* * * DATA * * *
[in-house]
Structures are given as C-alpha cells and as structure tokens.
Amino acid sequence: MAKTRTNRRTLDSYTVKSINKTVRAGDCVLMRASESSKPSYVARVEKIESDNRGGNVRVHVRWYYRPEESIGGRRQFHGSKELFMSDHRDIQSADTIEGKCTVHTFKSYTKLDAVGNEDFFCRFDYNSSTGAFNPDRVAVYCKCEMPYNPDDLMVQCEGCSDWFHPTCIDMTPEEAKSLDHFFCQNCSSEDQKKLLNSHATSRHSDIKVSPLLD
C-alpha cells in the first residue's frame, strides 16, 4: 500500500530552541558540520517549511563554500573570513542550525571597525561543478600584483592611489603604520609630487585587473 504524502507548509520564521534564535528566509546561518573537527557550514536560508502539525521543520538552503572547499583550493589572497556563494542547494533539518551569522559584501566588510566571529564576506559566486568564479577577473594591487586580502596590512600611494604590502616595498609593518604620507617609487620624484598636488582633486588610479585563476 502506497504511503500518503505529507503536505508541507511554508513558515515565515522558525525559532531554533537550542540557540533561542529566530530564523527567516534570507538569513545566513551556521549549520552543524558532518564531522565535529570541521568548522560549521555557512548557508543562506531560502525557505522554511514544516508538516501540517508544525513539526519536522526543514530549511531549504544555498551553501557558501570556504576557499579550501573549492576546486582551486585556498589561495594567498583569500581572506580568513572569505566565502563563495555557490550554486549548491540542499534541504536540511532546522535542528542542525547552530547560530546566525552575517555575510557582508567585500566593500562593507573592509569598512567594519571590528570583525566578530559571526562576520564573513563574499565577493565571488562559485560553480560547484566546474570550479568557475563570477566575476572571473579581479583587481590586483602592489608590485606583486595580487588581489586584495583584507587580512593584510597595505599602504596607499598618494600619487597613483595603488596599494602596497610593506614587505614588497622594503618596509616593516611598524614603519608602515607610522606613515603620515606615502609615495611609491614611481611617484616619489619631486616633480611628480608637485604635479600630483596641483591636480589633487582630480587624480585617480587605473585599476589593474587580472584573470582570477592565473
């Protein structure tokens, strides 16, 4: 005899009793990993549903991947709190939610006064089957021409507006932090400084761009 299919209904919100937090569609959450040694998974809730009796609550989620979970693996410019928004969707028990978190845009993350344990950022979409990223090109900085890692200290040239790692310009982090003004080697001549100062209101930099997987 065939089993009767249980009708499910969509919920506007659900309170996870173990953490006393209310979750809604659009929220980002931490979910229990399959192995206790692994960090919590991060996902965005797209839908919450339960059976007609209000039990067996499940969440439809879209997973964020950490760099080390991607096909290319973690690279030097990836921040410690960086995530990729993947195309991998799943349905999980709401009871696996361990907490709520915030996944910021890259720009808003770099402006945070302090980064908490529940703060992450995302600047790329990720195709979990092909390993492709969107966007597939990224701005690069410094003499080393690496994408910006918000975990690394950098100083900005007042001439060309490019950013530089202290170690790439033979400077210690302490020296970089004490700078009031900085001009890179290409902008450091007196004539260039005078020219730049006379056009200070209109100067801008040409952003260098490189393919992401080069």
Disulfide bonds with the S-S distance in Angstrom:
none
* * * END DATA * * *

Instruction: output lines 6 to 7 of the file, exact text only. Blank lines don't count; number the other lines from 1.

Disulfide bonds with the S-S distance in Angstrom:
none